There’s an infinite amount of room for optimization in the circuit breaker world, and, depending on your needs, you might not need anything more than this. On the other hand, if circuit breakers use timeout values to determine availability, they can also return “false negatives”, and incorrectly block access to guarded systems.
Leveraging Async and Concurrency
Some of you readers may have been shouting at this post, “Just run the calls concurrently!" This is a routinely used solution to this category of problems. We could refactor
getNearbyObjects to make use of multiple subsystems concurrently, as shown in this new sequence diagram:
Each time we split the work into
n concurrent processes, we’ve divided the original problem of the distributed deadline into
n smaller, parallel problems. So instead of the timeout being calculated as
duration * num_processes, instead it’s the timeout used by the longest-running sub-process. The core problem remains, however, it is just smaller.
At this point our problem may resemble one that we can solve with map-reduce or other well-known distributed patterns for which there are open source and off-the-shelf commercial solutions. If we can solve it by leveraging those tools, then we should definitely consider this when evaluating pros and cons. Just be wary of the “every problem looks like a nail when we’re holding a hammer” fallacy. Not everything is well suited to distributed map-reduce, no matter how cool those tools might be.
Deadline Extension Antipattern
Here’s an example of of what (IMHO) we should not do. I’ve made this mistake with distributed systems in the past, and it spreads all kinds of ugly over what might otherwise be a nice setup. This antipattern stems from a desire to hold onto the wrong paradigm for a particular solution, introducing an impedance mismatch between the mental model we want and the mental model we need.
What if instead of assigning fixed deadlines to our distributed RPC executions, we empower all of the various components in a system to request more time? At first blush this sounds like a pretty cool solution. If a particular long-running process is running slowly, it can just ping the “more time” service, which adds to the always-draining pool of time for a given task. Clients simply wait until the time pool expires for any given task.
Here’s the rub: this isn’t really buying us anything, because eventually this chain of elastically expandable deadlines reaches the customer, and there we have a finite amount of time… so we enforce a fixed expiring deadline on top of the elastic timelines of our backend. If executed poorly, we can even re-introduce the problem where our backend is doing work about which our customers no longer care.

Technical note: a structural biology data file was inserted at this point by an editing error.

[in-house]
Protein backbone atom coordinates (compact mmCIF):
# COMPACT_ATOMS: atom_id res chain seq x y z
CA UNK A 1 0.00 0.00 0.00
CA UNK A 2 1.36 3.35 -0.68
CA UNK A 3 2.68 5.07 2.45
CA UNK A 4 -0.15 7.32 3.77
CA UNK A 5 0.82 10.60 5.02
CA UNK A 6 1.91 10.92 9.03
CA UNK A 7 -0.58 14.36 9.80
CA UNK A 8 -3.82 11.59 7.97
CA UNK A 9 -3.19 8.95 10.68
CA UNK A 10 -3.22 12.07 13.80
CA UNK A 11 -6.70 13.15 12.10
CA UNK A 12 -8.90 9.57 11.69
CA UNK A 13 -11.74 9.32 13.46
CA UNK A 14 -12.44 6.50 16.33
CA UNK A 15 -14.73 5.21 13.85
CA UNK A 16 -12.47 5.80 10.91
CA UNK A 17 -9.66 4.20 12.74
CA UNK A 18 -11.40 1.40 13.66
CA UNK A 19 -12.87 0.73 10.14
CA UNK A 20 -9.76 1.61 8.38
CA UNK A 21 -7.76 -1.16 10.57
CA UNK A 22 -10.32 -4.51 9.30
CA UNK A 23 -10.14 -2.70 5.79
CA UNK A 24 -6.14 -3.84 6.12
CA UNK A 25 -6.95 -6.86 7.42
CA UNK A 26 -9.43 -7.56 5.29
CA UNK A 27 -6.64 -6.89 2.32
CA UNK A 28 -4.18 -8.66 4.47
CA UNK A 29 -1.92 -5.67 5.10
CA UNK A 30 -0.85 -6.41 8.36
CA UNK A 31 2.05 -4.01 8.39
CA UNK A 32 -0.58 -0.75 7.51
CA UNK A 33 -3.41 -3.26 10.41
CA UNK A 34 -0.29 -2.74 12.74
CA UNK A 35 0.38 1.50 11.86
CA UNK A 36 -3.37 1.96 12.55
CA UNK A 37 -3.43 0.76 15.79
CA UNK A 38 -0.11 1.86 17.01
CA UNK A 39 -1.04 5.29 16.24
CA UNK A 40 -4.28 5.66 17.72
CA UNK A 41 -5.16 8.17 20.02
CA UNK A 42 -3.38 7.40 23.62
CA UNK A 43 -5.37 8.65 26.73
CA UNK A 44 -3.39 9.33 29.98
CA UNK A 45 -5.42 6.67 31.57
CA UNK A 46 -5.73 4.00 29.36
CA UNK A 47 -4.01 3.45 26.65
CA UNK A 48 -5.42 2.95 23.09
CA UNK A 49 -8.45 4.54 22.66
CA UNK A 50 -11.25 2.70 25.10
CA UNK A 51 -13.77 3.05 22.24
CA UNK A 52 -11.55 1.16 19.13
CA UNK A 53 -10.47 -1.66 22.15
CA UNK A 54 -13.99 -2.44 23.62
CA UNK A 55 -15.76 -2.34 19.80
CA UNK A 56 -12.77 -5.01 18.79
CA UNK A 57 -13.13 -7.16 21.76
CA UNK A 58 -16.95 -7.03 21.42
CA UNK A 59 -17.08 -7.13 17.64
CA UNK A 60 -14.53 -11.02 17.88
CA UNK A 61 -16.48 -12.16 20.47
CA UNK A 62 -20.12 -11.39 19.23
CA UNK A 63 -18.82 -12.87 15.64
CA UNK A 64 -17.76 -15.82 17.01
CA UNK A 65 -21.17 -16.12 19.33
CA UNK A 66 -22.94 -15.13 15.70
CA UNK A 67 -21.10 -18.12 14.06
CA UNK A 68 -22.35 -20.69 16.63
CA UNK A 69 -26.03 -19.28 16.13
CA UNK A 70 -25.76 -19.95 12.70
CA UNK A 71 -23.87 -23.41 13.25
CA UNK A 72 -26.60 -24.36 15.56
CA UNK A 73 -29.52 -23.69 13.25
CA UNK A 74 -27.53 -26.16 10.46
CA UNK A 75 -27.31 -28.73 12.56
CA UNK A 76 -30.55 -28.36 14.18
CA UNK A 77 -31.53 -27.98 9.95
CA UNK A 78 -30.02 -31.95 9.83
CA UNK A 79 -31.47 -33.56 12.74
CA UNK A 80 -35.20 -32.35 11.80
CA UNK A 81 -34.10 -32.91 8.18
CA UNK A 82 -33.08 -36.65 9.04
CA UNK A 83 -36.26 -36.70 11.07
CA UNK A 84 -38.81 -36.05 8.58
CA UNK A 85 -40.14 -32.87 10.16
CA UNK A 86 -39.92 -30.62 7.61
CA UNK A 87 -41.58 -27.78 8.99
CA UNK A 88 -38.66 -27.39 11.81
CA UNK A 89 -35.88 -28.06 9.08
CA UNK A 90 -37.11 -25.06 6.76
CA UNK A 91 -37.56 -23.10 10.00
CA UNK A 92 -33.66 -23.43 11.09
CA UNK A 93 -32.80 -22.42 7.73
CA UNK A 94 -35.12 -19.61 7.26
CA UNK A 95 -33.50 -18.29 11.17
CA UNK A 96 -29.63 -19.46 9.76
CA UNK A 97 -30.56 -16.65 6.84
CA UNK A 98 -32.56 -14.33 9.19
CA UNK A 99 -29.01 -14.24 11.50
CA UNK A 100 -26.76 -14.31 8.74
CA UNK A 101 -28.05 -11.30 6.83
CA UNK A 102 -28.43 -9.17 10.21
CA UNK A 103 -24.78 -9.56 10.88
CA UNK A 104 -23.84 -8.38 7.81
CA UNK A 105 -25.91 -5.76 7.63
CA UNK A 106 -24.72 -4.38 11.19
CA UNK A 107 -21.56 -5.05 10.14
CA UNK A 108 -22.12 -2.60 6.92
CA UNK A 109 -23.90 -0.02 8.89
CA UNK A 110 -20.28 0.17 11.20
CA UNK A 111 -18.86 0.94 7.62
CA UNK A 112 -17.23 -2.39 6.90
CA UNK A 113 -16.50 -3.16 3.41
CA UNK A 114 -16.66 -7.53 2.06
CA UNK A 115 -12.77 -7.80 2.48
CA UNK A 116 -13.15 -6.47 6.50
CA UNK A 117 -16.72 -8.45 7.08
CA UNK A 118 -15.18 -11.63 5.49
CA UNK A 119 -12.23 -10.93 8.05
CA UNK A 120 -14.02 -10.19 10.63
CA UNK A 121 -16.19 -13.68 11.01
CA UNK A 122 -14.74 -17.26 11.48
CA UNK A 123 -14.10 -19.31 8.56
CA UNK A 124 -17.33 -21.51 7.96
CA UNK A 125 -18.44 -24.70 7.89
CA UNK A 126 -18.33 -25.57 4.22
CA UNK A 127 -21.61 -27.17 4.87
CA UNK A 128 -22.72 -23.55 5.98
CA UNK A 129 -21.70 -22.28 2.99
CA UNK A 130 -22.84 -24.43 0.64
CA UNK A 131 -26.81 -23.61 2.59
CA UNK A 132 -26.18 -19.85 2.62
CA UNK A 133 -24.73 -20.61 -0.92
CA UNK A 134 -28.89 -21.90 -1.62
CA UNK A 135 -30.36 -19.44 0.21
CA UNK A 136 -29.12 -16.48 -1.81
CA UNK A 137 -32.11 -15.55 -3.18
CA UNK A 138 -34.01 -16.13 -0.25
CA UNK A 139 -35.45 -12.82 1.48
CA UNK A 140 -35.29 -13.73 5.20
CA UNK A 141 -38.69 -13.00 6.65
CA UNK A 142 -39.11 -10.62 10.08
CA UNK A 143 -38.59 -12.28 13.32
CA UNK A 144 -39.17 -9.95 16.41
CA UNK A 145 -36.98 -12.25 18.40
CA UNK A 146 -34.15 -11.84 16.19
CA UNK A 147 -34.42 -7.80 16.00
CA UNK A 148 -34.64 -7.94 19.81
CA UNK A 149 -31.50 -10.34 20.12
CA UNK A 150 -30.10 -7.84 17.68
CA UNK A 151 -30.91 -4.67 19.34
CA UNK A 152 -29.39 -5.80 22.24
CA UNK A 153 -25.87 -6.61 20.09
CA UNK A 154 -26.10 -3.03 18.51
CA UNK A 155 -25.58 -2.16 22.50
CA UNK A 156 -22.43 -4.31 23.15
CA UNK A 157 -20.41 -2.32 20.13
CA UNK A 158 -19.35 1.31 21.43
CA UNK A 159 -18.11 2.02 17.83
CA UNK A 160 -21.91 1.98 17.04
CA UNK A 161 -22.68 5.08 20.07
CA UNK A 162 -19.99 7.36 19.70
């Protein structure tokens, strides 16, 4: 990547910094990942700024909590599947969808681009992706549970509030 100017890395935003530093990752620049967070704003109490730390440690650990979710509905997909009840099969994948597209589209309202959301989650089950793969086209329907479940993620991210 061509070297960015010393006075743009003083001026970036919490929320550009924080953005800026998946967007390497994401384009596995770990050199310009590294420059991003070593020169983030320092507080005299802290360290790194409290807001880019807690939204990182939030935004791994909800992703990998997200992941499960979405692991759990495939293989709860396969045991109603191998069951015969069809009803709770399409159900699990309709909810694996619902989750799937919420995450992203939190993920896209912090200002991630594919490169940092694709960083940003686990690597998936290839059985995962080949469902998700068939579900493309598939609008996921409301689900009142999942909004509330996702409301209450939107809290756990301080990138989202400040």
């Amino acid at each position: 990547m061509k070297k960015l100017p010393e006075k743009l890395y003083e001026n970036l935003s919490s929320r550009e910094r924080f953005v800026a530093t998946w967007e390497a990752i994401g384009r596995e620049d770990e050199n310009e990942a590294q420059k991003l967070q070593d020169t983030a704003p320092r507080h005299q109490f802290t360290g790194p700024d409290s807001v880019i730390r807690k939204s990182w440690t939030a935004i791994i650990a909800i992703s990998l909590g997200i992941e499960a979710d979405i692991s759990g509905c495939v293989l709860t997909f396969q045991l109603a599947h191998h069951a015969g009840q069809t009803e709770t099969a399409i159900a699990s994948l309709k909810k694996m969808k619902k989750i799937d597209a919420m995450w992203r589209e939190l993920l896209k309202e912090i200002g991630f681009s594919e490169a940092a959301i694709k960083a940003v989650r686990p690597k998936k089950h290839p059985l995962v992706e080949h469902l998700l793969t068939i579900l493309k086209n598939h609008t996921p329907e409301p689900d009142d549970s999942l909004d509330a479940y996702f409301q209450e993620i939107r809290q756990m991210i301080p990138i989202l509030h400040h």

Ultimately this pattern adds a tremendous amount of complexity to our back-end for no user-facing benefits.
Component A: I’d like more time to finish up.
Component B: I don’t care. Nobody cares. Nobody likes you, component A.
Component A: *cries*
When all else fails, the only logical solution is to make your system reactive (I’m only being a little bit facetious here). Instead of having a request-reply, traditional pattern, the idea here is to send in some request for work into a black-box back end and then await some event or series of events as work completes.
To continue our AR example, we could submit some stimulus into the back end, like some command named
DiscoverNearbyObjects on behalf of the user. Then, immediately as each nearby object is discovered, this could result in
ObjectDiscovered events that are piped to our customer. As each object is discovered, it can be added to our augmented reality canvas and overlaid on the camera view.
An additional optimization could be made such that we split the discovery events for an object and its details (like model, mesh, AR properties, etc). This would let us spawn an indicator for a “loading” object so that user knows something is there, and we’re waiting to find out what it is. Whether this pattern improves or detracts from UX is a matter of some debate.
We could be on the lookout for
DiscoveryCompleted events, where the latter might indicate that there are no more pending objects in that discovery request. This doesn’t solve the dreaded distributed deadline dilemma, but it makes most of the timeout deadlines irrelevant to the customer. After some amount of time elapses without receiving certain events, the customer-facing app will need to assume a failure occurred